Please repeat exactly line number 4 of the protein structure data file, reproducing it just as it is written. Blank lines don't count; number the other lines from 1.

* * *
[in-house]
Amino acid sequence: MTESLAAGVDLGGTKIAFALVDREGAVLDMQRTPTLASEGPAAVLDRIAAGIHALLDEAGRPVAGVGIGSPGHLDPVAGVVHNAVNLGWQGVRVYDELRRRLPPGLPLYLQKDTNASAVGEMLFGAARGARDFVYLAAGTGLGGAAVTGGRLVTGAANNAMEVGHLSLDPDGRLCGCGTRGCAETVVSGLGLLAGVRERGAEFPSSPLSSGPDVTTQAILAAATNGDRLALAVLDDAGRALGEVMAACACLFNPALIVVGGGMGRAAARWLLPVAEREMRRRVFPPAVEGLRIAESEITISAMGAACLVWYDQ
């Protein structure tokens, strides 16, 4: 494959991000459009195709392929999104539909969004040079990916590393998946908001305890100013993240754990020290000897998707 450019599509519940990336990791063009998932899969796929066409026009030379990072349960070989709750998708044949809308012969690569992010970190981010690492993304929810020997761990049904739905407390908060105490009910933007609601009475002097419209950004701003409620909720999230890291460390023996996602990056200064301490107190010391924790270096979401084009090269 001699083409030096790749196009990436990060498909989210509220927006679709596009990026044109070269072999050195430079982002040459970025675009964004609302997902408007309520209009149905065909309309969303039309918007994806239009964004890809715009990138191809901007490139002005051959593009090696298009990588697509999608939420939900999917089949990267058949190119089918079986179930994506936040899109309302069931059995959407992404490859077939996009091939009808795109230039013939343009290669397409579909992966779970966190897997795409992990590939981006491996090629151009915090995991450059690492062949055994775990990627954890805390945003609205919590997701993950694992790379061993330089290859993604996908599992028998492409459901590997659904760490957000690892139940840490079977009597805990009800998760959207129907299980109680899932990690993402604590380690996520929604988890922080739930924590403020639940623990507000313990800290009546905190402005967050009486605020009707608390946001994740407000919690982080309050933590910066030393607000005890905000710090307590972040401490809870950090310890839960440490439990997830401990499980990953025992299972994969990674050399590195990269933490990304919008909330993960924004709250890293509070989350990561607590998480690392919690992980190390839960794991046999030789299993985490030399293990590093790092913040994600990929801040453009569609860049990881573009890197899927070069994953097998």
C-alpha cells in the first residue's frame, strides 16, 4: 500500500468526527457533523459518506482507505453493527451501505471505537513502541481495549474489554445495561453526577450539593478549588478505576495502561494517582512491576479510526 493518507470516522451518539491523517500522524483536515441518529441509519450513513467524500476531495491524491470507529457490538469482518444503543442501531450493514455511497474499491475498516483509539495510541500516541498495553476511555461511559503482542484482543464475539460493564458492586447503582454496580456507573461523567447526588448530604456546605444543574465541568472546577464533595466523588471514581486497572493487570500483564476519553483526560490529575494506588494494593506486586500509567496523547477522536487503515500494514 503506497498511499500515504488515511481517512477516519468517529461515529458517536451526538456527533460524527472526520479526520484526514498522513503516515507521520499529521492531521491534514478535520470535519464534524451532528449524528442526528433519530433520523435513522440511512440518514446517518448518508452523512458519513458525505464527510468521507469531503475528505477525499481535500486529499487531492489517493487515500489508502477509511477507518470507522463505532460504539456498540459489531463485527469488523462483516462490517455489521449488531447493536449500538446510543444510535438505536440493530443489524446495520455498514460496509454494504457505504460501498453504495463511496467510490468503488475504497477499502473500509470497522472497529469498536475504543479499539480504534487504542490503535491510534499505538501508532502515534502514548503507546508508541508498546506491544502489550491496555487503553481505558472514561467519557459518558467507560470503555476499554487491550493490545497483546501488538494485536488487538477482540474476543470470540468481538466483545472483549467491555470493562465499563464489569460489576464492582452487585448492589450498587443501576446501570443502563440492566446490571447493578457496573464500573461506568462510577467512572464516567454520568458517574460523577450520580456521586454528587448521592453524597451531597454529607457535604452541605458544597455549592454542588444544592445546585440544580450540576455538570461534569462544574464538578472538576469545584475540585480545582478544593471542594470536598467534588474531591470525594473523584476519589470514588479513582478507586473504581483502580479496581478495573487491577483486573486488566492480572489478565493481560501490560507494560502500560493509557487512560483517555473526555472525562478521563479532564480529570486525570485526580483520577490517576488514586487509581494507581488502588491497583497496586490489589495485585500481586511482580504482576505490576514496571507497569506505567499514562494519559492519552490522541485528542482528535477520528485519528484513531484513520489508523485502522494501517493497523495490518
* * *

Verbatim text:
C-alpha cells in the first residue's frame, strides 16, 4: 500500500468526527457533523459518506482507505453493527451501505471505537513502541481495549474489554445495561453526577450539593478549588478505576495502561494517582512491576479510526 493518507470516522451518539491523517500522524483536515441518529441509519450513513467524500476531495491524491470507529457490538469482518444503543442501531450493514455511497474499491475498516483509539495510541500516541498495553476511555461511559503482542484482543464475539460493564458492586447503582454496580456507573461523567447526588448530604456546605444543574465541568472546577464533595466523588471514581486497572493487570500483564476519553483526560490529575494506588494494593506486586500509567496523547477522536487503515500494514 503506497498511499500515504488515511481517512477516519468517529461515529458517536451526538456527533460524527472526520479526520484526514498522513503516515507521520499529521492531521491534514478535520470535519464534524451532528449524528442526528433519530433520523435513522440511512440518514446517518448518508452523512458519513458525505464527510468521507469531503475528505477525499481535500486529499487531492489517493487515500489508502477509511477507518470507522463505532460504539456498540459489531463485527469488523462483516462490517455489521449488531447493536449500538446510543444510535438505536440493530443489524446495520455498514460496509454494504457505504460501498453504495463511496467510490468503488475504497477499502473500509470497522472497529469498536475504543479499539480504534487504542490503535491510534499505538501508532502515534502514548503507546508508541508498546506491544502489550491496555487503553481505558472514561467519557459518558467507560470503555476499554487491550493490545497483546501488538494485536488487538477482540474476543470470540468481538466483545472483549467491555470493562465499563464489569460489576464492582452487585448492589450498587443501576446501570443502563440492566446490571447493578457496573464500573461506568462510577467512572464516567454520568458517574460523577450520580456521586454528587448521592453524597451531597454529607457535604452541605458544597455549592454542588444544592445546585440544580450540576455538570461534569462544574464538578472538576469545584475540585480545582478544593471542594470536598467534588474531591470525594473523584476519589470514588479513582478507586473504581483502580479496581478495573487491577483486573486488566492480572489478565493481560501490560507494560502500560493509557487512560483517555473526555472525562478521563479532564480529570486525570485526580483520577490517576488514586487509581494507581488502588491497583497496586490489589495485585500481586511482580504482576505490576514496571507497569506505567499514562494519559492519552490522541485528542482528535477520528485519528484513531484513520489508523485502522494501517493497523495490518